17. 17. J.Flock - Branding Non Profits Euro*MBA Brand ranking from 2009 demonstrates the value of equity in a brand. The data in Table 1 can be interpreted in a variety of ways, but what should be noted, relevant to this study; brand equity is extremely important for products that exist in markets where threat of substitution are high and for products that are attempting to ‘pull the market up’ based on the price point, which are dependent on the targeted segment’s image of social class.   Table 1: Best Global Brands 2009 (Interbrand) Rank Company Country of Brand Value ($m) ownership 1 Coca-Cola USA 68734 2 IBM USA 60211 3 Microsoft USA 56647 4 GE USA 47777 5 Nokia Finland 34864 6 McDonalds USA 32275 7 Google USA 31980 8 Toyota Japan 31330 9 Intel USA 30636 10 Disney USA 28447 11 HP USA 24096 12 Mercedes-Benz Germany 23867 13 Gillette USA 22841 14 Cisco USA 22030 15 BMW Germany 21671 16 Louie Vutton France 21120 17 Marlboro USA 19010 18 Honda Japan 17803 19 Samsung Republic of Korea 17518 20 Apple USA 15433   “Over time, branded objects and branding processes accumulate histories that are social and spatial and matter to their evolution.” (Pike, 2009) Brands are essential for communication in a society where value is exchanged. These brands are costly to cultivate and thus typically drive to engage across gender lines. “Similar to cultural or country stereotypes, gender stereotypes should influence the perception and judgment of any object, including consumer products and brands” (Alreck, Settle and Belch, 1982). Keller (1998) also argues that some brands in the marketplace possess certain gender-specific associations so that consumers associate the individual brand’s user as specifically from either sex. Nevertheless, the concept of the brand and the relevance to the target segment is of extreme relevance. The brand is “imbued with its own unique qualities and   17 
  18. 18. J.Flock - Branding Non Profits Euro*MBA characteristics, a brand can provide emotional and self-expressive benefits to the consumer” (Stride and Lee, 2007). To engage the target, the brand must drive to the core instinct, connecting with the inner self. “An understanding of the complex value dimensions operating within the brand relationship provides the consumer with an opportunity to express symbolically an actual self” (Belk, 1988), or an ideal self (Malhotra, 1988). Brand image, or how the consumer perceives the brand, plays a central role in the Customer Based Brand Equity model (Keller, 1998) where it is claimed that the power of a brand lies in what resides in the minds of customers (Stride and Lee, 2007). Moreover, valued brands achieve this inner brain, emotional, connection with the consumer. Branding is primarily conducted to grab and maintain the attention of the consumer. This activity, the grabbing attention, is an effect of the market that the product or service resides within. Typically in markets where multiple products are competing for attention, differentiation or the appearance of being different is natural. Being different and expressing this difference, individuality, is the forward movement in the social human experience. In the arena of product and service competition, the brandscape, brands exhibit very similar characteristics. These characteristics beam to the consumer the attempt to convey a difference, an attempt to stand-alone from the others. However, whilst differentiation remains the key objective of branding (Kapferer, 1992), the focus of branding has shifted from the tangible aspects such as name and logo to intangible elements such as brand personality and emotional benefits (Aaker, 1996; Keller, 1998). With advances in technology that made it possible for companies to replicate high quality products of their competitors it was no longer sufficient just to promote a product, it had to be enhanced in some way (Kotler, 1997). Brands therefore acquired an emotional dimension that reflected buyers' moods, personalities, and the messages they wish to convey to others (de Chernatony and Dall'Olmo Riley, 1998; Stride and Lee, 2007). 2.1.2 The Non-Profit Brand Brands are the natural response of a desire for engagement in a competitive environment. Competition for awareness or attention has been a constant for most brands   18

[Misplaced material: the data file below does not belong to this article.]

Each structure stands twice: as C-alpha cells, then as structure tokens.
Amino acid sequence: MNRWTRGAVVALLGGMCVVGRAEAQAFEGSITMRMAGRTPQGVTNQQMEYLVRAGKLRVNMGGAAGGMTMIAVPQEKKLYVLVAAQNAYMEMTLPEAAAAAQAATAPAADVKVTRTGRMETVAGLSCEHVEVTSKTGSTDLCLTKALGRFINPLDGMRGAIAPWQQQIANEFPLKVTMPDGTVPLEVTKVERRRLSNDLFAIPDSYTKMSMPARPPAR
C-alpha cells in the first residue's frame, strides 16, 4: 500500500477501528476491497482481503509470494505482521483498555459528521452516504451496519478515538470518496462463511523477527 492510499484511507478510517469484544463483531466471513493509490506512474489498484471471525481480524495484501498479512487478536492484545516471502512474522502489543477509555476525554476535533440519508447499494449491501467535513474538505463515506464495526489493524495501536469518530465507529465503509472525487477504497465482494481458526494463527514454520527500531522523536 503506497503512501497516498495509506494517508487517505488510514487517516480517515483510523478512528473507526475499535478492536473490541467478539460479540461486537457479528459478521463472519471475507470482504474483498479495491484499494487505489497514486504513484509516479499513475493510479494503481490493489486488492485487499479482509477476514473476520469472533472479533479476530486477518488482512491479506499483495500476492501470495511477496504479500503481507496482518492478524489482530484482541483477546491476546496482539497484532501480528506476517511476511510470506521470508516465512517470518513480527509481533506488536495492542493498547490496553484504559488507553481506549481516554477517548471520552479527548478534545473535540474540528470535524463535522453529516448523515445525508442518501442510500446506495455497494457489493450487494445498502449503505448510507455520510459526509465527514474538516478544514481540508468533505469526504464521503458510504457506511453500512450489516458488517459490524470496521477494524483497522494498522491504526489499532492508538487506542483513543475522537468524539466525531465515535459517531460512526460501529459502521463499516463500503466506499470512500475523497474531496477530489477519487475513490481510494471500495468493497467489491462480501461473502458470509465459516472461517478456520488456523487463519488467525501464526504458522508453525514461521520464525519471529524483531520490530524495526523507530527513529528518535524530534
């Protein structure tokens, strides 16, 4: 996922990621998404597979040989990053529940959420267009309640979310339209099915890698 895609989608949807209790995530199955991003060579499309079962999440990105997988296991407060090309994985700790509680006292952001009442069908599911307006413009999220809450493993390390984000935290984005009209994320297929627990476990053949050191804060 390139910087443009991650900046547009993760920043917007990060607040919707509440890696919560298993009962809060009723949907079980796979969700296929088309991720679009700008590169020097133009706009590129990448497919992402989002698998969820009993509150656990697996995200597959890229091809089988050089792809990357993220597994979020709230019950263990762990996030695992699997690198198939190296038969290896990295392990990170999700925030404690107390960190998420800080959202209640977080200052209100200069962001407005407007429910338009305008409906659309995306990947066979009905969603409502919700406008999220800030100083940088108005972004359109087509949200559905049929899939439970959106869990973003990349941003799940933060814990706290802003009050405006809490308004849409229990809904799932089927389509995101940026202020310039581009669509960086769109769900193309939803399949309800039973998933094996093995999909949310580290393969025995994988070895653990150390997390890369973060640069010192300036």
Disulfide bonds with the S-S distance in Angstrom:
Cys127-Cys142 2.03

19. 19. J.Flock - Branding Non Profits Euro*MBA observed in the for-profit sector. Increasingly, as the climate of human consciousness shifts to an increase in social concerns, many for profit companies are not prepared to meet the new social requirements from an overly informed and aware market. Recently, as of this writing, more and more non-governmental organizations have been increasing their presence, attempting to meet a demand not being filled by the for profit companies. With the rise in non-profit organizations, many of these organizations have overlapping missions. While resources and capital are typically derived from the same sources, the burden to standout, to attract the resources and capital, falls on the non- profit organization. This requirement of needing resources and capital puts downward pressure on the organization to meet its mission. “One of the ways in which non-profits are responding to this increase in competition is by adopting branding techniques developed in the corporate context” (Stride and Lee, 2007). This shift in thinking, branding a non-profit, moves the organization away from the typical cycle of dependence upon philanthropic donations and governmental funding. Again, the branding activity seems to be a natural posture when value differences exists and resources are limited. However, while branding a non-profit may seem natural in a competitive world, it is argued by some, that brand orientation helps voluntary organizations develop trust across key stakeholder communities (Tapp, 1996; Ritchie, Swami et al., 1998), strengthen awareness amongst target audiences (Hankinson, 2000) and build charity loyalty within donor and supporter groups (Ritchie, Swami et al., 1998), other academics and practitioners have expressed concern that the unquestioned adoption of techniques developed in the for-profit context has contributed to the charity sector becoming over-commercialized (Sternberg 1998; Salamon 1999; Stride and Lee, 2007). Despite the grumbling from the academics and pure practitioners, branding a non- profit is extremely practical in terms of budget efficiency, if people are going to donate time or money or become members, they want to know what the brand is all about; they want to know the mission statement (Chiagouris, 2005). More importantly, “a compelling brand image is more important to non-profits than commercial sector companies for one fundamental reason: Nonprofits do not have the resources to send their messages to large numbers of people through the media. They cannot solve awareness   19